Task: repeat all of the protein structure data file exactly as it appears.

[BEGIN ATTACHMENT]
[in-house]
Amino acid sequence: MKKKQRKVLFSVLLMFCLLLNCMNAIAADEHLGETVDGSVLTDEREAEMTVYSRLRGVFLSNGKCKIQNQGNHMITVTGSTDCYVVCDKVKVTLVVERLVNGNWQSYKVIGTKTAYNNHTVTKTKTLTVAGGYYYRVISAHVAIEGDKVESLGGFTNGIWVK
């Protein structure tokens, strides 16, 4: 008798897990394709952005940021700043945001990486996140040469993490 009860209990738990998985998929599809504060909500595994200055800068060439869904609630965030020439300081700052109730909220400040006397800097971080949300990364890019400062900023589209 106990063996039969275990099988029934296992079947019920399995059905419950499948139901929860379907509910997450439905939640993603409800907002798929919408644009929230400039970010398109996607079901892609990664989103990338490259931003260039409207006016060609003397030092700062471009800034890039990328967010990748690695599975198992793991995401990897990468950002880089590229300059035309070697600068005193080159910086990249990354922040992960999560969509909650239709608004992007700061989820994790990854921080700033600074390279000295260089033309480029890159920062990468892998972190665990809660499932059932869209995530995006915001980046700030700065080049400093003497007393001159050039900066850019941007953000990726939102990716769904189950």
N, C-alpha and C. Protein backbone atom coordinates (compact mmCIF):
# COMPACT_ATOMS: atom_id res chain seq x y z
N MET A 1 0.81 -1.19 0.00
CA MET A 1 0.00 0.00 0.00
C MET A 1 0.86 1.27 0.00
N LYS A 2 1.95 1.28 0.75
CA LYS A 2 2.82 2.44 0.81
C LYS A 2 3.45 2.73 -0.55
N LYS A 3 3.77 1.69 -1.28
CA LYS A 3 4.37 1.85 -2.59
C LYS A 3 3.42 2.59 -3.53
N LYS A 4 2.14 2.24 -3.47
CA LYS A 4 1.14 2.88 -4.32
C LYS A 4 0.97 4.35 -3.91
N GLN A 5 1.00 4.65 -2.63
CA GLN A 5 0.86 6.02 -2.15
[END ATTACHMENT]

[in-house]
Amino acid sequence: MKKKQRKVLFSVLLMFCLLLNCMNAIAADEHLGETVDGSVLTDEREAEMTVYSRLRGVFLSNGKCKIQNQGNHMITVTGSTDCYVVCDKVKVTLVVERLVNGNWQSYKVIGTKTAYNNHTVTKTKTLTVAGGYYYRVISAHVAIEGDKVESLGGFTNGIWVK
């Protein structure tokens, strides 16, 4: 008798897990394709952005940021700043945001990486996140040469993490 009860209990738990998985998929599809504060909500595994200055800068060439869904609630965030020439300081700052109730909220400040006397800097971080949300990364890019400062900023589209 106990063996039969275990099988029934296992079947019920399995059905419950499948139901929860379907509910997450439905939640993603409800907002798929919408644009929230400039970010398109996607079901892609990664989103990338490259931003260039409207006016060609003397030092700062471009800034890039990328967010990748690695599975198992793991995401990897990468950002880089590229300059035309070697600068005193080159910086990249990354922040992960999560969509909650239709608004992007700061989820994790990854921080700033600074390279000295260089033309480029890159920062990468892998972190665990809660499932059932869209995530995006915001980046700030700065080049400093003497007393001159050039900066850019941007953000990726939102990716769904189950």
N, C-alpha and C. Protein backbone atom coordinates (compact mmCIF):
# COMPACT_ATOMS: atom_id res chain seq x y z
N MET A 1 0.81 -1.19 0.00
CA MET A 1 0.00 0.00 0.00
C MET A 1 0.86 1.27 0.00
N LYS A 2 1.95 1.28 0.75
CA LYS A 2 2.82 2.44 0.81
C LYS A 2 3.45 2.73 -0.55
N LYS A 3 3.77 1.69 -1.28
CA LYS A 3 4.37 1.85 -2.59
C LYS A 3 3.42 2.59 -3.53
N LYS A 4 2.14 2.24 -3.47
CA LYS A 4 1.14 2.88 -4.32
C LYS A 4 0.97 4.35 -3.91
N GLN A 5 1.00 4.65 -2.63
CA GLN A 5 0.86 6.02 -2.15